Tree nuts are nuts that grow on trees. They include almonds, cashews, hazelnuts (also called filberts), pecans, pistachio, and walnuts. Peanuts are in a different category (legume family) since they grow underground. Up to half of individuals allergic to peanuts will also be allergic to tree nuts.
Some individuals with hay fever can be allergic to pecan and walnut trees. Here, the individuals are allergic to the pollen of the trees- not the nuts themselves. There is no cross-reactivity between pollen from pecan/walnut trees and the nuts of these trees.
One of the biggest difficulties with nut avoidance has to do with cross-contamination. Dishes and foods can be contaminated with nuts during processing and cooking. This is especially true in restaurants. Make sure to tell the waitperson about your food allergy and request that clean cooking utensils and pans be used when preparing your food.
Avoid foods that contain:
These foods may contain tree nuts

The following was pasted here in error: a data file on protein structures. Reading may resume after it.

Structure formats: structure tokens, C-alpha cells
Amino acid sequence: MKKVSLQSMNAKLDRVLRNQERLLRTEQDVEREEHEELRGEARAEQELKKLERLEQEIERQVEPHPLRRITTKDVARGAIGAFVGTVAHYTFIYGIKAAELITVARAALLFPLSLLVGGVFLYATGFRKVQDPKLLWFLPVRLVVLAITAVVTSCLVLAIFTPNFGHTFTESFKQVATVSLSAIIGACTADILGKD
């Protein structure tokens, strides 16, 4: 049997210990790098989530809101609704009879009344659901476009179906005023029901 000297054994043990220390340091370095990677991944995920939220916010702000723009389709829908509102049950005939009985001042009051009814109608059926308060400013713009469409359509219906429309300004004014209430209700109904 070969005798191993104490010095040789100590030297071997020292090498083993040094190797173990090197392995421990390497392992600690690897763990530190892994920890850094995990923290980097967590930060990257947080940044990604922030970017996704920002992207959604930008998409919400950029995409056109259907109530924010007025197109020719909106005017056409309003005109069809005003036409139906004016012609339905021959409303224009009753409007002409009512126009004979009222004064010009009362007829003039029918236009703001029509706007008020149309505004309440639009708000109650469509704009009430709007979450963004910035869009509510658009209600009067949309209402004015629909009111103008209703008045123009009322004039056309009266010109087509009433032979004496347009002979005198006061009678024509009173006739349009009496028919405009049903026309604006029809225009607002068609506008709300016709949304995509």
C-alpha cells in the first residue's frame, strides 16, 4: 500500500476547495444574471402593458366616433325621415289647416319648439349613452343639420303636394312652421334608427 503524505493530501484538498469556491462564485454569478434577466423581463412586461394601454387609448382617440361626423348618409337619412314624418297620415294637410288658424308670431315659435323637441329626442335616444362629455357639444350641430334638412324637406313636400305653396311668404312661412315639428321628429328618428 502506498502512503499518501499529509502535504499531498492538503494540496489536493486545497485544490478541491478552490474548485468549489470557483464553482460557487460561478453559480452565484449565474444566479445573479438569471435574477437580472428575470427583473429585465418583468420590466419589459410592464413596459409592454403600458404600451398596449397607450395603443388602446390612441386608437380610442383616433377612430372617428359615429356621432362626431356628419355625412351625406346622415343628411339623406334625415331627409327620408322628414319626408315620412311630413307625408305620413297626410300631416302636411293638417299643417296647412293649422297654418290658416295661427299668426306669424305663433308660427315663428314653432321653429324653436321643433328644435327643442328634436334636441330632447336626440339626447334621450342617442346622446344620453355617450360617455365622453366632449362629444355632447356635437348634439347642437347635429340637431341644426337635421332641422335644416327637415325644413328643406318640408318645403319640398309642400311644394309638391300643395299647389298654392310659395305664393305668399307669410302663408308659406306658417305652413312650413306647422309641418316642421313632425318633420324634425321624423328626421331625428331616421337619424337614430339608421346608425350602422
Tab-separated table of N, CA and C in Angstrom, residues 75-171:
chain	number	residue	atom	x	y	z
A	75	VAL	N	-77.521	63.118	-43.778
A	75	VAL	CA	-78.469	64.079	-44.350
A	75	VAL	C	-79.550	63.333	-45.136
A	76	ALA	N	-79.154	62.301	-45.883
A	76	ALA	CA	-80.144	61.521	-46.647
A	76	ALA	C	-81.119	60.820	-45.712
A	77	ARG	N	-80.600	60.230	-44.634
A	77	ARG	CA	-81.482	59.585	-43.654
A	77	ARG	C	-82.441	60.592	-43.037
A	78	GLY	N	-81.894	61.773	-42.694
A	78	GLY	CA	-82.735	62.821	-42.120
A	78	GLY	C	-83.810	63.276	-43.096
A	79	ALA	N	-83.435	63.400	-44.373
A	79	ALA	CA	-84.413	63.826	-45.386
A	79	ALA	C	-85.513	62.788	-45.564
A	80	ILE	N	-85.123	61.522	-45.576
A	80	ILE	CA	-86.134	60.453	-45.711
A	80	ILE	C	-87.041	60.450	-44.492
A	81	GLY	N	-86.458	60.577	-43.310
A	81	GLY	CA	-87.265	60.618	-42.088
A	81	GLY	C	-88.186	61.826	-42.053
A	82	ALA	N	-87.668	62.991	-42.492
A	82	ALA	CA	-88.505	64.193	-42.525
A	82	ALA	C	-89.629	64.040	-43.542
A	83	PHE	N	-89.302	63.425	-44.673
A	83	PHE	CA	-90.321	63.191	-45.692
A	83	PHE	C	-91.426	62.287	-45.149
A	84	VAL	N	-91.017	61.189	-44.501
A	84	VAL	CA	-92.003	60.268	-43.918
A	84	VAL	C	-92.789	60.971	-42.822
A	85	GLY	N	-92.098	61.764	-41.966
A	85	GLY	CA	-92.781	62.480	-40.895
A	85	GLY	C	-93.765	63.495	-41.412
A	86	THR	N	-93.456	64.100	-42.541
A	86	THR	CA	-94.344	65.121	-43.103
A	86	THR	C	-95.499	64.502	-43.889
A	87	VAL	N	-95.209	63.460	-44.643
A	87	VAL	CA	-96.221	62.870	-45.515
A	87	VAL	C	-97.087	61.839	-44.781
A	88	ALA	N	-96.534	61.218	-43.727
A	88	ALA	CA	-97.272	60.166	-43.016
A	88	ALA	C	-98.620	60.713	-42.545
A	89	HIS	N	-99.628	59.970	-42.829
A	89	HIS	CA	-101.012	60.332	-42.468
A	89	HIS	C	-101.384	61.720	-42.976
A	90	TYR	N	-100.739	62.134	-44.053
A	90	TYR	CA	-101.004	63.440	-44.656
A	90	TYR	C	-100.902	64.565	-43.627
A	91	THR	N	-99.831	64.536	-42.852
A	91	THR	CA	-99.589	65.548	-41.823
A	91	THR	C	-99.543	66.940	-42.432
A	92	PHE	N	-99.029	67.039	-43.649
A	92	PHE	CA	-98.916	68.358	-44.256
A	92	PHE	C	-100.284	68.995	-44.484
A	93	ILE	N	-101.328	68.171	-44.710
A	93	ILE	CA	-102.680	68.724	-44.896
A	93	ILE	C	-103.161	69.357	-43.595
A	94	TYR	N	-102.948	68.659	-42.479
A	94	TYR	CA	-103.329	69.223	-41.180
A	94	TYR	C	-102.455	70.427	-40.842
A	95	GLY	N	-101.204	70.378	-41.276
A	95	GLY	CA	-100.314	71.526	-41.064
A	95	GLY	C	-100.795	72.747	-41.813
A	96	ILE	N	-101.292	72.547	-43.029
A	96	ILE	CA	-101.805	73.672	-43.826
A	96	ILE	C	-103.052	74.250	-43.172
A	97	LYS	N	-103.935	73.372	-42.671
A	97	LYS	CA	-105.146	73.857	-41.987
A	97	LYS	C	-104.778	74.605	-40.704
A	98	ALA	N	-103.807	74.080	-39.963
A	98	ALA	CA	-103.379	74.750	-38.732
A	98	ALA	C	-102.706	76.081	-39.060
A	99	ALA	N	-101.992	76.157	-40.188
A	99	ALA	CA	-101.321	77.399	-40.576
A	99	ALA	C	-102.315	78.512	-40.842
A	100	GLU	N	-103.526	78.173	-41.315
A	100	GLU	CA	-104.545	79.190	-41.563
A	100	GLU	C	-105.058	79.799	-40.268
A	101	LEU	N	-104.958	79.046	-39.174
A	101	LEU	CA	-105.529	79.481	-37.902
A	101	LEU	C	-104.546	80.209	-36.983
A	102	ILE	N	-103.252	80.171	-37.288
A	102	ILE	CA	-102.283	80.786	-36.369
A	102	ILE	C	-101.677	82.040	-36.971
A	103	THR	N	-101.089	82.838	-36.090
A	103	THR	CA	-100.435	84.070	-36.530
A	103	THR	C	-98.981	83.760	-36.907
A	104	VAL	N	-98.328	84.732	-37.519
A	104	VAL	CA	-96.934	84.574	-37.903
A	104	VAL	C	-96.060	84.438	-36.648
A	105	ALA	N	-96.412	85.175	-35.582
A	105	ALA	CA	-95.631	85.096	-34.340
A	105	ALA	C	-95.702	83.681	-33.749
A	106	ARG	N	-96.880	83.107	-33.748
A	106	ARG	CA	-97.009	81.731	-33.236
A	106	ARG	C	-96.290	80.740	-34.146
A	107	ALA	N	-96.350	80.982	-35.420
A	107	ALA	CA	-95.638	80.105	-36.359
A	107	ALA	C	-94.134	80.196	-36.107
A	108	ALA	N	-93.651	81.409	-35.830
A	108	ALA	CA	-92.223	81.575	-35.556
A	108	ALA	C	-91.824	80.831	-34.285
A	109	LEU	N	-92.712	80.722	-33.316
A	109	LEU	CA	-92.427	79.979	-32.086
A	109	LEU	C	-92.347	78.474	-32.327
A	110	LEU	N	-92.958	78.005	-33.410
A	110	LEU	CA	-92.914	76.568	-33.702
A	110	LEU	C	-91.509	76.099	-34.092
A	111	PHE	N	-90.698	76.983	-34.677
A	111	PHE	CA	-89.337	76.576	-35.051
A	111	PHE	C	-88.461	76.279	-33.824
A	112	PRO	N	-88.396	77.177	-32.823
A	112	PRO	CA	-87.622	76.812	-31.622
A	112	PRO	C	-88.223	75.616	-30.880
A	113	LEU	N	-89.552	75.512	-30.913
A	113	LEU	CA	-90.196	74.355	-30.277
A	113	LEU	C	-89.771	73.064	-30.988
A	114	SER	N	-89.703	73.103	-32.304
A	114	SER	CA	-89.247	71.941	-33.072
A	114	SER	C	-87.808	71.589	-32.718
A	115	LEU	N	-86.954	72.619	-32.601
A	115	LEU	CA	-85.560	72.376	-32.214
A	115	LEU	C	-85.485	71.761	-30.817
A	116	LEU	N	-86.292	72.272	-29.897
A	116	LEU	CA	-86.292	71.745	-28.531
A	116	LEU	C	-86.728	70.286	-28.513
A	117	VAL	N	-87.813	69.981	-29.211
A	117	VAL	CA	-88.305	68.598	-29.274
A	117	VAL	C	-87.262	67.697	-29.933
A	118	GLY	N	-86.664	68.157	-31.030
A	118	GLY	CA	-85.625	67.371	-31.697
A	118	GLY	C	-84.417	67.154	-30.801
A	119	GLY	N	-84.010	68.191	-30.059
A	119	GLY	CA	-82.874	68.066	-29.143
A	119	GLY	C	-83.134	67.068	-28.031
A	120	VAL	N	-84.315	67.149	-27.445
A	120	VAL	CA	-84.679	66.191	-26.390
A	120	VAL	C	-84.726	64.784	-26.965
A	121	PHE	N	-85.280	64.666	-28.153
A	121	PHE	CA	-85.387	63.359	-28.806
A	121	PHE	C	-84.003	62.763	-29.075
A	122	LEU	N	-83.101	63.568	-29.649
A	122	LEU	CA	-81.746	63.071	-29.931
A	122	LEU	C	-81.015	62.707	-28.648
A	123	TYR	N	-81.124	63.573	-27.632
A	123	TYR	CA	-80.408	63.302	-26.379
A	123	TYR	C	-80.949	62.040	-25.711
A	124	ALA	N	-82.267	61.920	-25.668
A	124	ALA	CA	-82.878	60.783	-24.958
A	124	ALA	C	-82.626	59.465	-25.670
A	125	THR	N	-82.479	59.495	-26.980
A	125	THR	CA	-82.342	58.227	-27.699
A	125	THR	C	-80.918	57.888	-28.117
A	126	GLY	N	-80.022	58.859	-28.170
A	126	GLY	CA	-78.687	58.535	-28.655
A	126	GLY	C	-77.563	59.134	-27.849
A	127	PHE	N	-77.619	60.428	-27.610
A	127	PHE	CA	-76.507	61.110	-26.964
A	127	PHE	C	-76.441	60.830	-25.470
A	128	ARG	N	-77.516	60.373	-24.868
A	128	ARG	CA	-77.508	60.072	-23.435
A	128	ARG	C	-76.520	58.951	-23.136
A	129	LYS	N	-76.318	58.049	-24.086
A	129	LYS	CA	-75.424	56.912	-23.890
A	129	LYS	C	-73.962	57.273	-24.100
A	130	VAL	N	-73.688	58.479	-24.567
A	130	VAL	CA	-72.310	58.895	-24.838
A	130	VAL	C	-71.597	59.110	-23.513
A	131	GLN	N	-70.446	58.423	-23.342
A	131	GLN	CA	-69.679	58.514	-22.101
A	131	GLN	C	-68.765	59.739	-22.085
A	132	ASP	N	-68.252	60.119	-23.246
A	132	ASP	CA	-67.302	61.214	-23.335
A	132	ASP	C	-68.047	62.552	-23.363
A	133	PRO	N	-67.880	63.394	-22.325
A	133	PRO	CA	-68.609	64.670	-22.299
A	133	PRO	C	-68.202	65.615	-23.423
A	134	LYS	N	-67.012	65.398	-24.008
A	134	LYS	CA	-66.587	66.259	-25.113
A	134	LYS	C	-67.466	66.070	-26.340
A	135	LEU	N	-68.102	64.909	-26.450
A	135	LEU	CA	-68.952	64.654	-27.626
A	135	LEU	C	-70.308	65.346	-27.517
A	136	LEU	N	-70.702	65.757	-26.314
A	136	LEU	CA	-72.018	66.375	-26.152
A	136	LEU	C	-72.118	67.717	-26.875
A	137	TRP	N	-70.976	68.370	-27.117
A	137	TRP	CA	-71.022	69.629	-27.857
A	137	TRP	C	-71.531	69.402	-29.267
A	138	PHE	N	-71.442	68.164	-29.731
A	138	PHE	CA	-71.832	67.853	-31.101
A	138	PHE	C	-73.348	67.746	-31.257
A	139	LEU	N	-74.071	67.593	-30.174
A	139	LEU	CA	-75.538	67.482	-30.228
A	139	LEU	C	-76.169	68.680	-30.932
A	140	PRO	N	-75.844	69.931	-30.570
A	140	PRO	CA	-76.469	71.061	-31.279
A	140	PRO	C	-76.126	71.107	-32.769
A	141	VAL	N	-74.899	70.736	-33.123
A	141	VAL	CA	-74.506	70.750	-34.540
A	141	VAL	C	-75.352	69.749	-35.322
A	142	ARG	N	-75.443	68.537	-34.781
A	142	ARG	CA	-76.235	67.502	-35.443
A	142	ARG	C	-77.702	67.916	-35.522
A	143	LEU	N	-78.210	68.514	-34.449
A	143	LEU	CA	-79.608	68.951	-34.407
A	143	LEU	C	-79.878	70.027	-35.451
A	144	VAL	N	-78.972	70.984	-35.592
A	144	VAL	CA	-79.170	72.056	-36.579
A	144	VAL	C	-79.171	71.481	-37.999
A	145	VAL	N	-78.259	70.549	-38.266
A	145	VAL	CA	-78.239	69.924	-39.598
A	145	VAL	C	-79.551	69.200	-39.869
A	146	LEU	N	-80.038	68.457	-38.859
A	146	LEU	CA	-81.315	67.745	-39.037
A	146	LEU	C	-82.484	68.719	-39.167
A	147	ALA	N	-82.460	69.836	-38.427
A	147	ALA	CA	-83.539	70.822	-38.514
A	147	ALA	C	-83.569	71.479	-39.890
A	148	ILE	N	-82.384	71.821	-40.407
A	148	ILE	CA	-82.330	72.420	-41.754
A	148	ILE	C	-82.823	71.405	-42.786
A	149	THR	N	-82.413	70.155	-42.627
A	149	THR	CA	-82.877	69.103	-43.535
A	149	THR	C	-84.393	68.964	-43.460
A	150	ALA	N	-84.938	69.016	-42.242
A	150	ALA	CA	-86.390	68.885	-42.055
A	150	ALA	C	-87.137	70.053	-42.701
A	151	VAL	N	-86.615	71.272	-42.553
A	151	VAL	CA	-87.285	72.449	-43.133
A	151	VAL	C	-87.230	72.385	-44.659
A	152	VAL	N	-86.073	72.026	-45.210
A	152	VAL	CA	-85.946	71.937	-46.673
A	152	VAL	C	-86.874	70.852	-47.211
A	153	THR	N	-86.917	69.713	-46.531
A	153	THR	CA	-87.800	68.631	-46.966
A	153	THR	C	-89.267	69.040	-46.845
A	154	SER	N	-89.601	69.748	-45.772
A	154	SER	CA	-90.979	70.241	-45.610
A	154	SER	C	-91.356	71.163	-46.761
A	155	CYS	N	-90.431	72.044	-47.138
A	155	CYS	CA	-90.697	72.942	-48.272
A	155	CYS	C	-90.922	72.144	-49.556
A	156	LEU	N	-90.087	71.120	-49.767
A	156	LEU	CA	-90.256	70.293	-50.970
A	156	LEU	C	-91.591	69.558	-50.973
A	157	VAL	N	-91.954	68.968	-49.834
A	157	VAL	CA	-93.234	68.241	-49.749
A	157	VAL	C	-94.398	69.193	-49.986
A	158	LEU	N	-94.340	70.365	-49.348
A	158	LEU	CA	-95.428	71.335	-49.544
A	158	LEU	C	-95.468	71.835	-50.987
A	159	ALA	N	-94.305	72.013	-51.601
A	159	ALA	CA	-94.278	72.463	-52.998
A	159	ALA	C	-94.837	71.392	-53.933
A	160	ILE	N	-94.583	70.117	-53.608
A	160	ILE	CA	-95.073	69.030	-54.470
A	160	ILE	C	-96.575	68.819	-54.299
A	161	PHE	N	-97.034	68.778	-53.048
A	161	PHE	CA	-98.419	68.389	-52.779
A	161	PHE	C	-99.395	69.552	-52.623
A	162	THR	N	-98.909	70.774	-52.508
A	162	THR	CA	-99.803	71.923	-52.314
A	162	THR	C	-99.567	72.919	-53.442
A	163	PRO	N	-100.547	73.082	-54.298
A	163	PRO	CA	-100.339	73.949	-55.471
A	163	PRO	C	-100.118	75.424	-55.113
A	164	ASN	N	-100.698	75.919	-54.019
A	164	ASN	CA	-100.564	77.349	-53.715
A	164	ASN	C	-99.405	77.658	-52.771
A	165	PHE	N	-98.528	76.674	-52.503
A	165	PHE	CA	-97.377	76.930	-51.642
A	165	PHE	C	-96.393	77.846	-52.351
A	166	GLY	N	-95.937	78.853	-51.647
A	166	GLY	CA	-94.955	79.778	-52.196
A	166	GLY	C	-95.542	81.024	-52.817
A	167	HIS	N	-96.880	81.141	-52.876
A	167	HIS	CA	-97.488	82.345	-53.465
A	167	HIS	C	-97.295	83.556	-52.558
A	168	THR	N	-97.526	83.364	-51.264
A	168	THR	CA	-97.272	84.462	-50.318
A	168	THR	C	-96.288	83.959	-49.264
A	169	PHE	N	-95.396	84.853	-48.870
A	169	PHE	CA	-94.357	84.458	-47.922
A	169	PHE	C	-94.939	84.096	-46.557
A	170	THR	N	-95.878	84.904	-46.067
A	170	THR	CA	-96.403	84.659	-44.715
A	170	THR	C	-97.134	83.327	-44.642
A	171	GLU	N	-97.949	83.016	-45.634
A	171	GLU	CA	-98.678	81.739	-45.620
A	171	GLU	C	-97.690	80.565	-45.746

Nutmeg is safe to eat. Although the name would lead one to believe it is made from nuts, it is actually made from the seed of the fruit that is grown on a tropical evergreen called Myristica fragrans.
Also note that Water Chestnut (often found in Chinese food) is safe to consume and should not be confused with chestnut.
What about coconuts?
There is some confusion as to whether coconuts should be classified as nuts or drupes (which also include walnuts and almonds).
Regardless of the classification, what really matters is whether there is cross-reactivity between tree nuts and
What is known so far is that coconut allergy is a rare allergy - only a few case reports have been published. In some cases, but not all, the individuals also had tree nut allergies and cross-reactivity between these foods was detected during testing.
Thus, to be safe, individuals with tree nut allergies may want to be tested to coconut allergy before consuming them.